Climate change, economy, environment, interest rates, retirement, risk management, SRI

Climate Change impacting Economic Growth

In the past decade the global economy has struggled to produce sustained economic growth. While the financial crisis of 2007-2009 and the Great Recession left a lasting impact on companies and decision-makers, the structural changes to the economy since then have been substantial.

Companies have adapted by changing the employment structure of how they operate. Many companies, to cut costs, have changed many jobs from w2 positions to contractor or out sourced positions. This has allowed large companies to pay less in terms of benefits to their workers; benefits such as health insurance, disability insurance, life insurance and retirement savings.

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economy, income, interest rates, retirement, risk management

Negative Yielding Bonds and Risk

Bonds are traditionally used within investment portfolios to reduce equity risk and generate income through the yields they carry. For example, a 10 year bond with a face value of $10,000 with a 5% yield generates $500 in income. Most recently the US 10 year yield was 2%.

However, over the past few years central banks in Europe and Japan have experimented with Quantitative Easing and driven rates below zero%. In late June 2019, the amount of negative yielding bonds reached over $12 trillion. Yields in Europe continue to fall as the ECB in June indicated its plans to lower the discount rate further in upcoming meetings. A slow-down in the European economy and low inflation has left businesses and economists frustrated. (1)

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Climate change, economy, environment, interest rates, retirement, risk management

Rising global temperatures will hurt global GDP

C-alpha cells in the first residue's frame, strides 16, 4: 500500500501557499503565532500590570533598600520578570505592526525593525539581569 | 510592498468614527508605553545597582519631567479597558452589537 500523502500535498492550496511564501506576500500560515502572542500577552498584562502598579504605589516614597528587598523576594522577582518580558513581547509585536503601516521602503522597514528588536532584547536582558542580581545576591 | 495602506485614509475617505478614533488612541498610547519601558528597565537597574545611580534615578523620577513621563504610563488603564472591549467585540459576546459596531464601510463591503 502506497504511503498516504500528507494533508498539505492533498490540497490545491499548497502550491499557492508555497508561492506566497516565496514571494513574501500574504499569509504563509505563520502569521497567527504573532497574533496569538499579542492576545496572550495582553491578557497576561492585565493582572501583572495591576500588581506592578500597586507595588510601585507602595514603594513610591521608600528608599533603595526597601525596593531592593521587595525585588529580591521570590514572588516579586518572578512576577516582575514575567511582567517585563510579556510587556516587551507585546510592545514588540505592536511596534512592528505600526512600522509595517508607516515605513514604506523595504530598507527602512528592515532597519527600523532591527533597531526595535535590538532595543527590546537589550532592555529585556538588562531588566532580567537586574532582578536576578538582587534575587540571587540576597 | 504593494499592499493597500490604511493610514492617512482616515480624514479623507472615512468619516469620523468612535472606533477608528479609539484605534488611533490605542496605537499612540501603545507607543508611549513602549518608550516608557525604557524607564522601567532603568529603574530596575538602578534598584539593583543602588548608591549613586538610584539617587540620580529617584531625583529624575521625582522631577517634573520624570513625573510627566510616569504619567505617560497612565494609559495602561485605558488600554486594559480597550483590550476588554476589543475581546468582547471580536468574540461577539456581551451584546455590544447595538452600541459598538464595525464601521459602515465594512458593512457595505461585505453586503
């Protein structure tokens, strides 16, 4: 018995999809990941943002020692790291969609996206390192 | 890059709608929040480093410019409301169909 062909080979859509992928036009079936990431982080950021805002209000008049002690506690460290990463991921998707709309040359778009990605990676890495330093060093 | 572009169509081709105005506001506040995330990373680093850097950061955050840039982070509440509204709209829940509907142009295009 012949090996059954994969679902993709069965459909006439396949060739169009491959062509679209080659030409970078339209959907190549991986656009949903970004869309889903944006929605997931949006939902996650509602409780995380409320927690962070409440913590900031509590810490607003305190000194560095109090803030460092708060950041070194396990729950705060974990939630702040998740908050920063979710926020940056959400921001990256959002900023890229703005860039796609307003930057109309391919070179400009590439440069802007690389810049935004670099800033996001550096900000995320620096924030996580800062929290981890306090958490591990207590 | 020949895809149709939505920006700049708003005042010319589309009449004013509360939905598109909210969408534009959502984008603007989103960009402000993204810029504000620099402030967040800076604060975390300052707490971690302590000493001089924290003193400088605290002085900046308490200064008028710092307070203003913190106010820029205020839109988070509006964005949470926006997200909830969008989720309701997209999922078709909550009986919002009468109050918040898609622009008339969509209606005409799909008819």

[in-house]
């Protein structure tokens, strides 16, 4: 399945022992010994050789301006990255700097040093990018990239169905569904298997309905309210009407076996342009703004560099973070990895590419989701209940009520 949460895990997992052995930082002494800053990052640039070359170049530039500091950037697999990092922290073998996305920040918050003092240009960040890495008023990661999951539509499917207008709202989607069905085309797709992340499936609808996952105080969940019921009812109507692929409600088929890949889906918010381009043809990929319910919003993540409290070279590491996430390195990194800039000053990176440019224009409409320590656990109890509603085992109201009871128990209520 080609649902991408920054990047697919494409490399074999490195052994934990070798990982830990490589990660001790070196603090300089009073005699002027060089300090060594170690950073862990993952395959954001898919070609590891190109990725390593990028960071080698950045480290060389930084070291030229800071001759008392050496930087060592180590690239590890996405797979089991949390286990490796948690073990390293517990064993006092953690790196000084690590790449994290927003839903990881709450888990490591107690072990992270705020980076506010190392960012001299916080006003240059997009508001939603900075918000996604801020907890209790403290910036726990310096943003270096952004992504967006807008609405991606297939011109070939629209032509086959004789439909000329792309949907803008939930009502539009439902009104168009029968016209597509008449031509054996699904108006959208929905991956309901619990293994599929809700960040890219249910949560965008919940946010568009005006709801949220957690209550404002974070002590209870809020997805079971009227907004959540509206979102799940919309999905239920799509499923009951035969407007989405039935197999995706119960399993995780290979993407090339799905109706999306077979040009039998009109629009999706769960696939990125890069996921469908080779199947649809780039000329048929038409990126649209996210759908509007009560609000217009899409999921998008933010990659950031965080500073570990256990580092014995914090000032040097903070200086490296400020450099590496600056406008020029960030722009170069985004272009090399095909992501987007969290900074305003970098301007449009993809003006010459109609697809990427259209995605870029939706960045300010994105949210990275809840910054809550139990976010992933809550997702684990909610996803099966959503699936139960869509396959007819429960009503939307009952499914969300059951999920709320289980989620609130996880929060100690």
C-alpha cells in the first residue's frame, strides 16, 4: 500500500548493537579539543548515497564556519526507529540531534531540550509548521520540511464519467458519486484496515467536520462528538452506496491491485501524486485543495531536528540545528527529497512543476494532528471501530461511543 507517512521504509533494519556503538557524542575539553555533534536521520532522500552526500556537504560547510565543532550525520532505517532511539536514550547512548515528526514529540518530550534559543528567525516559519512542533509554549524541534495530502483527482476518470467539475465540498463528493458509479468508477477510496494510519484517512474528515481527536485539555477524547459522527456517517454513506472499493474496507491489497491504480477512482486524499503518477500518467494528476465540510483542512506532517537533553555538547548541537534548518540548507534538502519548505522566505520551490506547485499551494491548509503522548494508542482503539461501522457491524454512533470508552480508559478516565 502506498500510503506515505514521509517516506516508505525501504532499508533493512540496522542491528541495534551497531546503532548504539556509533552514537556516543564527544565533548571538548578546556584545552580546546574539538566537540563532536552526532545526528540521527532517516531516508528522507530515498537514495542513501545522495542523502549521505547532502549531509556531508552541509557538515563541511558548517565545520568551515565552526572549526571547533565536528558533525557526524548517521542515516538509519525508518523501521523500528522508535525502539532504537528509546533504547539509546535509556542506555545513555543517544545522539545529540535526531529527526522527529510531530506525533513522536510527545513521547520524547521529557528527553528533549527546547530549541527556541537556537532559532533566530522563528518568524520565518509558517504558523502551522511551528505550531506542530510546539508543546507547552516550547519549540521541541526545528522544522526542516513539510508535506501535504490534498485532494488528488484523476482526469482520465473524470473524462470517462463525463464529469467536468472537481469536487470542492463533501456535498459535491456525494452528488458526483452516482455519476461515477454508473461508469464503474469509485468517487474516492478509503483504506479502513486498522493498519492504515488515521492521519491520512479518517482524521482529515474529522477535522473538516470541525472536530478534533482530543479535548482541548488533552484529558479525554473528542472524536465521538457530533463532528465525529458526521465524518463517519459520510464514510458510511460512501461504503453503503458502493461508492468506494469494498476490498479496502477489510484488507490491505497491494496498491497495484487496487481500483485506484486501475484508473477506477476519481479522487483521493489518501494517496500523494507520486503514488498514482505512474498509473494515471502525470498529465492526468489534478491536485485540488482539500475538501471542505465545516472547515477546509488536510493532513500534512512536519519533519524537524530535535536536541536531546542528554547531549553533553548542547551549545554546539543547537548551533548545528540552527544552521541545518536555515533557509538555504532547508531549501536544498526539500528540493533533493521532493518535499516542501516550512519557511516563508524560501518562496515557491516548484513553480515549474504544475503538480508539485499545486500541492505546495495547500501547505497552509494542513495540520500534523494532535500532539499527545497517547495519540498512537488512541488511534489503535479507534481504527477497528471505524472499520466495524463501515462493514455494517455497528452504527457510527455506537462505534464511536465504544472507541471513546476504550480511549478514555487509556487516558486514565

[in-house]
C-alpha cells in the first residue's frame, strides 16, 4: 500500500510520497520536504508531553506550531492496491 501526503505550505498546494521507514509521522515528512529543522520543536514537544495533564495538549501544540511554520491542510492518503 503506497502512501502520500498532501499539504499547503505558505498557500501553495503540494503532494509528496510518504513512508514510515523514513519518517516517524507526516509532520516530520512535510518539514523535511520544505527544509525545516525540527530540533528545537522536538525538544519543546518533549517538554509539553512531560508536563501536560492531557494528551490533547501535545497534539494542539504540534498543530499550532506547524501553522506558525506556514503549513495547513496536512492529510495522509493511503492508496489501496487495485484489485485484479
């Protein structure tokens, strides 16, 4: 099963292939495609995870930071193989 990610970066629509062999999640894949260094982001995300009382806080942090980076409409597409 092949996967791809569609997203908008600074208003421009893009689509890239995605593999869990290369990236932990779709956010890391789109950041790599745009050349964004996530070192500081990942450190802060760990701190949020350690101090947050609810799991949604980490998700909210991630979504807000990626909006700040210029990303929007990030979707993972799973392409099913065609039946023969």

A study released by the science journal Nature makes the connection between the rise of global temperatures and the negative impact this has on GDP around the world. In the study, titled “Global non-linear effect of temperature on economic production”, researchers found that “fundamental productive elements of modern economies, such as workers and crops, exhibit highly non-linear responses to local temperature even in wealthy countries.” Meaning as temperatures rise, the effect is much greater and accelerates in ways that are potentially disastrous. (1)

One of the lead authors, Marshall Burke of Stanford’s Department of Earth System Science, calls their study “the first evidence that economic activity in all regions is coupled to the global climate.”

The study continues, “If future adaptation mimics past adaptation, unmitigated warming is expected to reshape the global economy by reducing average global incomes roughly 23% by 2100 and widening global income inequality.”

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Climate change, economy, environment, ESG, new economy, risk management, Socially Responsible Investing, SRI

David Hume, “State of Nature” and Climate Change

When you examine the behavior of corporations today you begin to wonder… Is there a moral philosophical underpinning to their behavior? What determines right and wrong? And in an age of anthropogenic climate change what is the responsibility of business to the larger society?

I decided to revisit the philosophy of David Hume and see if I could scrape together some clues to better understand what we are experiencing. Hume was an English philosopher in the 18th century. Along with John Locke, Hume wrote several treatises that became the foundation of philosophical thought in England, but also importantly, for the United States. Hume’s insights can be found in the Declaration of Independence, the Articles of Confederation and the Constitution. As a result, his thinking played a crucial role in the development of business and industry, and the policies that supported their development.

To understand how government developed and the role it played in regulating behavior, Hume and others described an original condition (prior to government) he called the “State of Nature”.

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